PALM HARBOR, Fla. (AP) - A Florida animal sanctuary says Cheetah the chimpanzee from the Tarzan movies of the 1930s has died at age 80. The Suncoast Primate Sanctuary in Palm Harbor announced on its website that Cheetah died on Dec. 24 of kidney failure. Sanctuary outreach director Debbie Cobb on Wednesday told The Tampa Tribune ( http://bit.ly/rRuTeJ) that Cheetah was outgoing, loved finger painting and liked to see people laugh. She says he seemed to be tuned into human feelings. Cheetah was the comic relief in the Tarzan series starring American Olympic gold medal swimmer Johnny Weissmuller. Cobb says Cheetah came to the sanctuary from Weissmuller's estate sometime around 1960. Cobb says Cheetah wasn't a troublemaker. Still, sanctuary volunteer Ron Priest says when the chimp didn't like what was going on, he would throw feces.12/30 UPDATE: Apparently some have questioned the "80 year old" claim.
Wednesday, December 28, 2011
This blog is beginning to resemble the obits--first, Christopher Hitchens, now Cheetah the Ape. (Who knew apes could live to such a banana-ripe old age?) Cheetah was part of one of America's greatest mythic inventions, Tarzan of the Apes, from Chicago native Edgar Rice Burroughs.
Posted by David Angsten at 9:54 PM
Sunday, December 25, 2011
Saturday, December 17, 2011
Thursday, December 15, 2011
--Iranian President Mahmoud Ahmadinejad
Posted by David Angsten at 12:21 PM
Wednesday, December 14, 2011
--John Dickinson (1732-1808), Letters from a Farmer in Pennsylvania
Posted by David Angsten at 9:16 PM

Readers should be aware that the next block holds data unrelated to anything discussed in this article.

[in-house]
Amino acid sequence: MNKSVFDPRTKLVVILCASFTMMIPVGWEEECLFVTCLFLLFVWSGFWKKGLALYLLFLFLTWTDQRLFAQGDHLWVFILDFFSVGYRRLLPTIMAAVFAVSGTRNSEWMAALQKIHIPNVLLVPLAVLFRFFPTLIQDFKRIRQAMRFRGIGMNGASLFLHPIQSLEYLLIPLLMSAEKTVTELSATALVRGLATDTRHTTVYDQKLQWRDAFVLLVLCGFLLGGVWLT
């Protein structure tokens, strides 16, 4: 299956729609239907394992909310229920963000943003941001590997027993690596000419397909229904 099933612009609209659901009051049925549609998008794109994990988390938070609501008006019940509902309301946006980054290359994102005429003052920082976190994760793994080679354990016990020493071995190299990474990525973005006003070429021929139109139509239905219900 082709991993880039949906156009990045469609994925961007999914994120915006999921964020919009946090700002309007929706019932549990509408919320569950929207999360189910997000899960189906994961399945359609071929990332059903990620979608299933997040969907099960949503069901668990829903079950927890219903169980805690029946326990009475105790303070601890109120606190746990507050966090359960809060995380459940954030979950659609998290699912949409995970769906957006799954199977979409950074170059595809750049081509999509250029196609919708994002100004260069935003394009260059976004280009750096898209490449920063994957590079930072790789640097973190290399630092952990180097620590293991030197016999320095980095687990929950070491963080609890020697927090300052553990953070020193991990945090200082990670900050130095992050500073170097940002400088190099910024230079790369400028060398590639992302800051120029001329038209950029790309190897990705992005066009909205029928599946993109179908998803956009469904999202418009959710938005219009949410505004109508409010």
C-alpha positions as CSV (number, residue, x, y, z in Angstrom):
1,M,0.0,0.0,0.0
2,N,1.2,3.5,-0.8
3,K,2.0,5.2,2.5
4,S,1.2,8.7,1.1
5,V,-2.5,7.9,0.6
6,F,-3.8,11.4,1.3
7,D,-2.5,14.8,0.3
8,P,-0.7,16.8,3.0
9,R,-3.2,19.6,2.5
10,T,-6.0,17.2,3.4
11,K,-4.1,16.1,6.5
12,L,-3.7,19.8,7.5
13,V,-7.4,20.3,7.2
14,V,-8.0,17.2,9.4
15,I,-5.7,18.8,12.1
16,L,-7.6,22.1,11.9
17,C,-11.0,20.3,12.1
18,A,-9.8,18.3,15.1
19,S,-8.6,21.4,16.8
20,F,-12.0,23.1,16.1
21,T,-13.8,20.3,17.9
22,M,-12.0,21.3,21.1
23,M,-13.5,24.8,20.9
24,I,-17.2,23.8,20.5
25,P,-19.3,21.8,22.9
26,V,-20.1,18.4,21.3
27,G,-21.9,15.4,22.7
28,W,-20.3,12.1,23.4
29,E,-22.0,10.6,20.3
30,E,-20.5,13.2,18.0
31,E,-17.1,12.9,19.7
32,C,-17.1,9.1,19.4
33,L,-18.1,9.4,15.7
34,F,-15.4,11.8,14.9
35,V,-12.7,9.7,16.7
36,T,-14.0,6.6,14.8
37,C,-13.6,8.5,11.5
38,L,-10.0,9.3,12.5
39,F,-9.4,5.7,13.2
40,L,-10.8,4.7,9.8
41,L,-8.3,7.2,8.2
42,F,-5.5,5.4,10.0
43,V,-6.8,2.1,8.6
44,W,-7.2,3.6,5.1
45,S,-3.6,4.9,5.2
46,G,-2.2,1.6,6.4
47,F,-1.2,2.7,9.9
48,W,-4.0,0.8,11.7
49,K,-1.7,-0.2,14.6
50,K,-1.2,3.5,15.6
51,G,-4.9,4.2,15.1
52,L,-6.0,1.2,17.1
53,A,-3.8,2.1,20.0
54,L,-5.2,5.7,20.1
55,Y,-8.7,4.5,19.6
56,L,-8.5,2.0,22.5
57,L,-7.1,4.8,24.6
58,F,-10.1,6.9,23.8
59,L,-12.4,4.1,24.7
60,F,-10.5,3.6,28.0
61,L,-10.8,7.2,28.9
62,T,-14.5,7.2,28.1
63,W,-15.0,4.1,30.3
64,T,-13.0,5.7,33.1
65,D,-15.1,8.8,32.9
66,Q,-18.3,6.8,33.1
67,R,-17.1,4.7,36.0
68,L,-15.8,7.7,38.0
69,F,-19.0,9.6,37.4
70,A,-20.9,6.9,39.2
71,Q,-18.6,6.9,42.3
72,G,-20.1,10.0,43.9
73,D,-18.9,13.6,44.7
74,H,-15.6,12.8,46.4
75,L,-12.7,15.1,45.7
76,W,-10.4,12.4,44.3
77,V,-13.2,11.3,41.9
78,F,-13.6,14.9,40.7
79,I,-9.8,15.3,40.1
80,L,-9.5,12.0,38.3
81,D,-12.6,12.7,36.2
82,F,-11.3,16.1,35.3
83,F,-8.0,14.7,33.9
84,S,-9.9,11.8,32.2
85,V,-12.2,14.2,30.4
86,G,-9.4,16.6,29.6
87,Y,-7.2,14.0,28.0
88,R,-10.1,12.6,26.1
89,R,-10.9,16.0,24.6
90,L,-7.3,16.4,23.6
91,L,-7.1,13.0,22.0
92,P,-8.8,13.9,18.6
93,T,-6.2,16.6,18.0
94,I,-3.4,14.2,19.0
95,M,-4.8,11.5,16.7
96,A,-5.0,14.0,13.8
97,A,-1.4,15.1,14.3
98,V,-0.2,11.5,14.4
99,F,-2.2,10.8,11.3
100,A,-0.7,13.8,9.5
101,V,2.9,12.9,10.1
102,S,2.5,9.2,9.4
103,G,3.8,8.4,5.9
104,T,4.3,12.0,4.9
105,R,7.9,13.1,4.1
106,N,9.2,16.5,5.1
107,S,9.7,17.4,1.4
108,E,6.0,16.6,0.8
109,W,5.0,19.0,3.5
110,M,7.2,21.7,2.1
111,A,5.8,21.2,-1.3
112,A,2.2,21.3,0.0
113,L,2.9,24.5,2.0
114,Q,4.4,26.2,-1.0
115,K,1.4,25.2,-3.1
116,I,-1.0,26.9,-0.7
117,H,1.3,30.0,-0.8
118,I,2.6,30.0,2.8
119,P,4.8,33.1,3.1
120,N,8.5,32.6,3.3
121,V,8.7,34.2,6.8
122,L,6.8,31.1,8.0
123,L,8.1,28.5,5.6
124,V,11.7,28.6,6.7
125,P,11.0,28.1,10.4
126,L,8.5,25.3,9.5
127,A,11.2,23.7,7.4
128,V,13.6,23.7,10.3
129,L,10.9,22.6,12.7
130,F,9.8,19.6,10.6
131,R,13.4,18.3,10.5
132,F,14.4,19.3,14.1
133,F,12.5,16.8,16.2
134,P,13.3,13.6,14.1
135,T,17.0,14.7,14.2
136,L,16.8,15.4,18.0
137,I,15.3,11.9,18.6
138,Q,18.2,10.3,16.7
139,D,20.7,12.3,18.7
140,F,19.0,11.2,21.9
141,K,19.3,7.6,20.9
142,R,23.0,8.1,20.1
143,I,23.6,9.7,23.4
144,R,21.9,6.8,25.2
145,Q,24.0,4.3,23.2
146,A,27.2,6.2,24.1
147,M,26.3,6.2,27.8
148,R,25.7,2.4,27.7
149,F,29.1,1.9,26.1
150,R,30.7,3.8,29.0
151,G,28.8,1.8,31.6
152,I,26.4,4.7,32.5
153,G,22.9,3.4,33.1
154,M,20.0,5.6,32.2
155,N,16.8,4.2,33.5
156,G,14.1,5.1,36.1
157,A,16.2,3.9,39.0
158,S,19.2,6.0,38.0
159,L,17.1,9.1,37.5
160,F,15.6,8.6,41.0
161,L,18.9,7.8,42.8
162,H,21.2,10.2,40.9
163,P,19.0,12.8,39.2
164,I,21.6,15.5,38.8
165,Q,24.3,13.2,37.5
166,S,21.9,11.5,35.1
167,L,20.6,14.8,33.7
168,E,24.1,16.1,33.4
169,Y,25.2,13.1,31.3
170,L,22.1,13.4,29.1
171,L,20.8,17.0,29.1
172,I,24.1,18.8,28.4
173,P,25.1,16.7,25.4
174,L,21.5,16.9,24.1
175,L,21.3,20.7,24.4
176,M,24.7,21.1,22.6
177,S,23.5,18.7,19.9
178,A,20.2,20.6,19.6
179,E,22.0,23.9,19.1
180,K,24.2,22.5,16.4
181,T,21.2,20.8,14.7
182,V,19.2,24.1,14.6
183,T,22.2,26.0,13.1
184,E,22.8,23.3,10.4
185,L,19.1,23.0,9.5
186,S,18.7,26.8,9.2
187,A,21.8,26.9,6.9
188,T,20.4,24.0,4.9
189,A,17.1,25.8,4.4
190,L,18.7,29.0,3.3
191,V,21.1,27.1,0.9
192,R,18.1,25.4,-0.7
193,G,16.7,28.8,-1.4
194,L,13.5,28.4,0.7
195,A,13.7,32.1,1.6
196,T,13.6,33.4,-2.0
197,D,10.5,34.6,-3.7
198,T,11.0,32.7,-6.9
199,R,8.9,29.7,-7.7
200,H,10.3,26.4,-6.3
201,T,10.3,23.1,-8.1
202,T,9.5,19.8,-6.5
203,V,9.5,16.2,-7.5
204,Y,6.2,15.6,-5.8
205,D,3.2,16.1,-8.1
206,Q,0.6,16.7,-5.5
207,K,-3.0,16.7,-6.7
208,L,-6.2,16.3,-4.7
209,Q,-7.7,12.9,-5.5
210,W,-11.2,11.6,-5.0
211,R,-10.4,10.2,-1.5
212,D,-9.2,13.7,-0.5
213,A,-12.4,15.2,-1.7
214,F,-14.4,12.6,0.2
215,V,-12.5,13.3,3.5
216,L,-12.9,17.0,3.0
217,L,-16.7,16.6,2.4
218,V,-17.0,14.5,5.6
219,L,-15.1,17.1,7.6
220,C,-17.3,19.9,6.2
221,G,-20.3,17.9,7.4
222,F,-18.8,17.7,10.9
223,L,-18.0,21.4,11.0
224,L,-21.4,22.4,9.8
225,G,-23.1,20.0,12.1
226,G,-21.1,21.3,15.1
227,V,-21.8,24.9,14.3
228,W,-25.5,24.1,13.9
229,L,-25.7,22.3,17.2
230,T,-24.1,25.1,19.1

Monday, December 12, 2011
Saturday, December 3, 2011
Posted by David Angsten at 2:23 PM
Friday, December 2, 2011
Restoration (1952) To think that any fool may tear by chance the web of when and where. O window in the dark! To think that every brain is on the brink of nameless bliss no brain can bear, unless there be no great surprise -- as when you learn to levitate and, hardly trying, realise -- alone, in a bright room -- that weight is but your shadow, and you rise. My little daughter wakes in tears: She fancies that her bed is drawn into a dimness which appears to be the deep of all her fears but which, in point of fact, is dawn. I know a poet who can strip a William Tell or Golden Pip in one uninterrupted peel miraculously to reveal revolving on his fingertip, a snowball. So I would unrobe, turn inside out, pry open, probe all matter, everything you see, the skyline and its saddest tree, the whole inexplicable globe, to find the true, the ardent core as doctors of old pictures do when, rubbing out a distant door or sooty curtain, they restore the jewel of a bluish view.
Posted by David Angsten at 9:55 PM